The prestigious group for college-educated women boasts more than 1,500 members on its Facebook page in support of the Congresswoman alone. Other Black Greek Letter Organizations that were founded after AKA have also pledged support of the Biden-Harris ticket, including local chapters of the Delta Sigma Theta sorority, the Kappa Alpha Psi fraternity, and the Zeta Phi Beta sorority.
Joe Biden has been an elected member of American government for almost 50 years. In that time he has made mistakes, like advocating and voting for the 1989 crack laws and the infamous 1994 crime bill.
In the years since these decisions, Biden has publicly admitted his wrongdoing and misunderstanding of Black communities.
“What I was against was giving states more money so they could build state prison systems,” Biden said during a 2019 town hall. “Now, 93 out of 100 people are in a state prison because they built more prisons… It was a mistake.”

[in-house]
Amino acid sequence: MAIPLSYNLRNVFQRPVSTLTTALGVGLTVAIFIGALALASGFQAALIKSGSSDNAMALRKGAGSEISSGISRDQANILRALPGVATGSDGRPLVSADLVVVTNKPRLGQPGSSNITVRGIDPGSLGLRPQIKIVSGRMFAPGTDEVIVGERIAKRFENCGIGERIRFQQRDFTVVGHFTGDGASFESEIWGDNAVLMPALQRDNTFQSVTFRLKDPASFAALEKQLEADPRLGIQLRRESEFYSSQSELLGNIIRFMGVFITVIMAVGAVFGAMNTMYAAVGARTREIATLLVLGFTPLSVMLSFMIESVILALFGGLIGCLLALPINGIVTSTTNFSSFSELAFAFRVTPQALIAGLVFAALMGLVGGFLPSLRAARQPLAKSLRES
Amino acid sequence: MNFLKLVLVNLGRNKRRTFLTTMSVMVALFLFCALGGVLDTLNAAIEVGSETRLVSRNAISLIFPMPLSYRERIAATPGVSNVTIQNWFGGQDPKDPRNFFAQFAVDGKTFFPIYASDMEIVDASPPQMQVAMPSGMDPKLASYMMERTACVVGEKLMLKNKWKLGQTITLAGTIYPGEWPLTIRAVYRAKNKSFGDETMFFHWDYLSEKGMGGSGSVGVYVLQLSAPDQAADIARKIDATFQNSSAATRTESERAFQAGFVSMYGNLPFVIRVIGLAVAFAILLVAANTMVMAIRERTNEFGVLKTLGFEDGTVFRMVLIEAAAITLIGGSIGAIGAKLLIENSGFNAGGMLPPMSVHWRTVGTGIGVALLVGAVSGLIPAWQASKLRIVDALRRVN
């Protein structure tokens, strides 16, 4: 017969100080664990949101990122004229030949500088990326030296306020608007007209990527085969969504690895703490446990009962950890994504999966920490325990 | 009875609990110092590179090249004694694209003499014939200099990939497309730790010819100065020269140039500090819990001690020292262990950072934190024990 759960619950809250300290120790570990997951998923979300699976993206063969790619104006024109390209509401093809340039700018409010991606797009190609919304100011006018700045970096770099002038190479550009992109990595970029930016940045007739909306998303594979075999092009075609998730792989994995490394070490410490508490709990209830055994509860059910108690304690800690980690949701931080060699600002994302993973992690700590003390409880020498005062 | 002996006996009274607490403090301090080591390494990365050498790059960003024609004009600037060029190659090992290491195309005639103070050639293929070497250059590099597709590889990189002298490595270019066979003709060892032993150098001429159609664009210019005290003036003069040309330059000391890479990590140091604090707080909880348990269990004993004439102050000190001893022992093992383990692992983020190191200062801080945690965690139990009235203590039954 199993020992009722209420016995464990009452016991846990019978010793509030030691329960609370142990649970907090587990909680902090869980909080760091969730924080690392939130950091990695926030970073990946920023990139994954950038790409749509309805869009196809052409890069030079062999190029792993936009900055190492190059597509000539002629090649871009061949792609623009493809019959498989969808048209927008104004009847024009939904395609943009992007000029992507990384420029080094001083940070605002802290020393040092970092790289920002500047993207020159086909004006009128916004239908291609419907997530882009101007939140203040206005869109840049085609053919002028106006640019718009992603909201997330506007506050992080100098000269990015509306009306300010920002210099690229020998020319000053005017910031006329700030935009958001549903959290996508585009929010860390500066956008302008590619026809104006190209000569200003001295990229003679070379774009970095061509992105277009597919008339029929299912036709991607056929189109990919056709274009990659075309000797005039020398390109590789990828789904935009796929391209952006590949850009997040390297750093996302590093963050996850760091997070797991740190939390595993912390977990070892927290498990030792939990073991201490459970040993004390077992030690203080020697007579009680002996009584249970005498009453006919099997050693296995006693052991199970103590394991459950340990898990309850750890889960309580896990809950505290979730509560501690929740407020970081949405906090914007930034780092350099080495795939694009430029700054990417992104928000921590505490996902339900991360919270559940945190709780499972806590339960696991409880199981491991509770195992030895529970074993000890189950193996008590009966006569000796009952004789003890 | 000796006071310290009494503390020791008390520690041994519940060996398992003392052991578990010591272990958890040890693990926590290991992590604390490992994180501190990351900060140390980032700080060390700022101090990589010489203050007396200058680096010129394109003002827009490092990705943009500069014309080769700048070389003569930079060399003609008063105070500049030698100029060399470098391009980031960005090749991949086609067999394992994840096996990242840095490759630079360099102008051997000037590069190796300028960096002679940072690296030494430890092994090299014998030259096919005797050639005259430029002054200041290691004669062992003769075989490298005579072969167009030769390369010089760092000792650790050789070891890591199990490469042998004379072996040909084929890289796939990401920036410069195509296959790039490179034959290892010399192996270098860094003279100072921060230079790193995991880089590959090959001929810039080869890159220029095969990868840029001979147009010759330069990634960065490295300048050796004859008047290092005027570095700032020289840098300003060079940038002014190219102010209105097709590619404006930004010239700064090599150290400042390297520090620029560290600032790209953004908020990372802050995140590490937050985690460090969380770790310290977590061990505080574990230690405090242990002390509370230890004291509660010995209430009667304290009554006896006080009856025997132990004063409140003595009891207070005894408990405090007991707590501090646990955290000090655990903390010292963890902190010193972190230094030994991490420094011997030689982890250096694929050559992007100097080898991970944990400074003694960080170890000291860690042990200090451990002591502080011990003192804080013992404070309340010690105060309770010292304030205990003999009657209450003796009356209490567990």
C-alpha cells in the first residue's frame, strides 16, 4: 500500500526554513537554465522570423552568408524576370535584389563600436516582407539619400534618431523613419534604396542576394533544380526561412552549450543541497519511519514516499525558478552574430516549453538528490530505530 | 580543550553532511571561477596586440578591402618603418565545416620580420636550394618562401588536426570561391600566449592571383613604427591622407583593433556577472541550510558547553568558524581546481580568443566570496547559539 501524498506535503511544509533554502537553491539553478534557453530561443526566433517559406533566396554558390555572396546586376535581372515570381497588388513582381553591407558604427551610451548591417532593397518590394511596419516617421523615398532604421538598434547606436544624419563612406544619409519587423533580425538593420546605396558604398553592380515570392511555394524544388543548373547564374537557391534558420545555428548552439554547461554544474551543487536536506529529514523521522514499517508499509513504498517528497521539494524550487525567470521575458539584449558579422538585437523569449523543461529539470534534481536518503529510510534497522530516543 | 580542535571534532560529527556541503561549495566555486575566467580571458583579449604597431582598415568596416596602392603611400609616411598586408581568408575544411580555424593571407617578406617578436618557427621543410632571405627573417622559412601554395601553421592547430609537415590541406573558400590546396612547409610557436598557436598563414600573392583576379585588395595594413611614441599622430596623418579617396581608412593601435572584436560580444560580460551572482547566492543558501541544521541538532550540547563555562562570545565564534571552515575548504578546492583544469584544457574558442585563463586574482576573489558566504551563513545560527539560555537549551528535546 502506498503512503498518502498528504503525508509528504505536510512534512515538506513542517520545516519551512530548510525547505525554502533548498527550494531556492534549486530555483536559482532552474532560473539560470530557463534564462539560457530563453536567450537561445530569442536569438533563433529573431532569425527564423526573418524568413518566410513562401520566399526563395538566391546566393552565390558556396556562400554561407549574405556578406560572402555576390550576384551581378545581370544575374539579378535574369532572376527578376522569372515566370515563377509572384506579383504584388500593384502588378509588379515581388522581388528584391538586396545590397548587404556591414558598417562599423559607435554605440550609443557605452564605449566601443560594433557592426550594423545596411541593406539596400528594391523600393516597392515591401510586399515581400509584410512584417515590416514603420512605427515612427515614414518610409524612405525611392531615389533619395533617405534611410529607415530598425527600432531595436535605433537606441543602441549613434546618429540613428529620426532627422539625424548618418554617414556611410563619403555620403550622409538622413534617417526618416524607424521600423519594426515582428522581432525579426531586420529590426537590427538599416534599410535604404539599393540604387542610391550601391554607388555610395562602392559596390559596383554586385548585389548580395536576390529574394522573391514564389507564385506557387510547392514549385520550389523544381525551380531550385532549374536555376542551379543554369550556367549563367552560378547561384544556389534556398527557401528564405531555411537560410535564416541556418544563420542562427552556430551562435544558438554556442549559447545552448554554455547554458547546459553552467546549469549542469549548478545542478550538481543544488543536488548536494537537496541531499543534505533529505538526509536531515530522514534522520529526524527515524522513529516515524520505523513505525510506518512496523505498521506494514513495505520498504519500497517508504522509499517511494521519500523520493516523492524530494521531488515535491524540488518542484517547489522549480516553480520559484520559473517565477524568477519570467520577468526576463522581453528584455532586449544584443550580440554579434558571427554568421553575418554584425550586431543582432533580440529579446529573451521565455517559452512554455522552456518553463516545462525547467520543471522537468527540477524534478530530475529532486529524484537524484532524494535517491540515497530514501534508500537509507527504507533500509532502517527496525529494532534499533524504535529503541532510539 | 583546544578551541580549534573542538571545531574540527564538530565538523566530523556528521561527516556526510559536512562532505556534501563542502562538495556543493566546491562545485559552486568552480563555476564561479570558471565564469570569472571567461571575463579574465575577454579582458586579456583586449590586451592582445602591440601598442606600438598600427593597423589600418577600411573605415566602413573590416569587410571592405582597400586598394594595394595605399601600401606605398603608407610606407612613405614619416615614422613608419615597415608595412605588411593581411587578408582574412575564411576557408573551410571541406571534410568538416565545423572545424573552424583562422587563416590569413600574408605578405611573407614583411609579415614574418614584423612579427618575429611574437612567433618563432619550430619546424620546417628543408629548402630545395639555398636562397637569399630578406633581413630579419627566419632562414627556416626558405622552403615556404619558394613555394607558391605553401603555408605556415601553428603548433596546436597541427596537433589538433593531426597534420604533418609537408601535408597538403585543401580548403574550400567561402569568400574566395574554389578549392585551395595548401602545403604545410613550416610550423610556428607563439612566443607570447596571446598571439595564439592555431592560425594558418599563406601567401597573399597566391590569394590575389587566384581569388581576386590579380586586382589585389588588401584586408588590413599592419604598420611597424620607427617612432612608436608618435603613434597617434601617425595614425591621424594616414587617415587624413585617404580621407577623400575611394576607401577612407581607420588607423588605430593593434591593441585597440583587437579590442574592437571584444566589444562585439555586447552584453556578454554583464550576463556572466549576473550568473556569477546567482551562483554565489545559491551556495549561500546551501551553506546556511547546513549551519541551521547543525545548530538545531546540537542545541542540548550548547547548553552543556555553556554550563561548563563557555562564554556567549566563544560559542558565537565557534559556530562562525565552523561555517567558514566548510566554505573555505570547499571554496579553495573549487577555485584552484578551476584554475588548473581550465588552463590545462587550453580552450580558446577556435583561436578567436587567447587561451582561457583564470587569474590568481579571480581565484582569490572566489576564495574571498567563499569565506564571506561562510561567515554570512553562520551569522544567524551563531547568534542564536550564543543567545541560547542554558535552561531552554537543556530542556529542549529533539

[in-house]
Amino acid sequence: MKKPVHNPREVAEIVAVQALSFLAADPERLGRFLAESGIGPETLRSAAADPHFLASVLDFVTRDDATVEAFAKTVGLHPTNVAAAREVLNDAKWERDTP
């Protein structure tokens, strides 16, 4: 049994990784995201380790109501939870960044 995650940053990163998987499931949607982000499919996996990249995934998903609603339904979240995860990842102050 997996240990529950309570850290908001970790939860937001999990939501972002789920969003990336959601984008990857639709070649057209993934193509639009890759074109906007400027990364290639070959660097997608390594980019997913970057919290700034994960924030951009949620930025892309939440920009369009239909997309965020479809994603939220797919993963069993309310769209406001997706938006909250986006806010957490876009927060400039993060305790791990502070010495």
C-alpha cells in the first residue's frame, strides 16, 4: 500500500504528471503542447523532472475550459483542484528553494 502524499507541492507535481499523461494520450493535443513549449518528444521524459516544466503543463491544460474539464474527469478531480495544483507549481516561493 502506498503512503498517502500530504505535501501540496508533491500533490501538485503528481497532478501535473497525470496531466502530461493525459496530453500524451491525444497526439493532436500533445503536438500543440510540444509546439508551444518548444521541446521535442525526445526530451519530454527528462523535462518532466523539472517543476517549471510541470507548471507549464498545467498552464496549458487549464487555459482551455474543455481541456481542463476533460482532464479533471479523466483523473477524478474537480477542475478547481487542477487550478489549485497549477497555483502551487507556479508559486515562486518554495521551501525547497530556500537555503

Biden has repeated the admission on debate stages, in town halls, and on live streams since. The candidate is no stranger to Michigan, thanks to the familiarity with the state he gained on the Obama campaign trail and for his eight years serving as the administration’s vice president.
“We’d see him so much that we started to joke that he was from Michigan,” Barnes said of Biden’s frequent trips. “He’s a Michigander, at least, in heart.”
Biden is courting the Black vote locally through representatives, friends and family members, and nationally through conversations with popular Black programs like iHeart Radio’s The Breakfast Club and stops through Instagram Live Verzuz battles produced by music-producing icons Timbaland and Swizz Beats.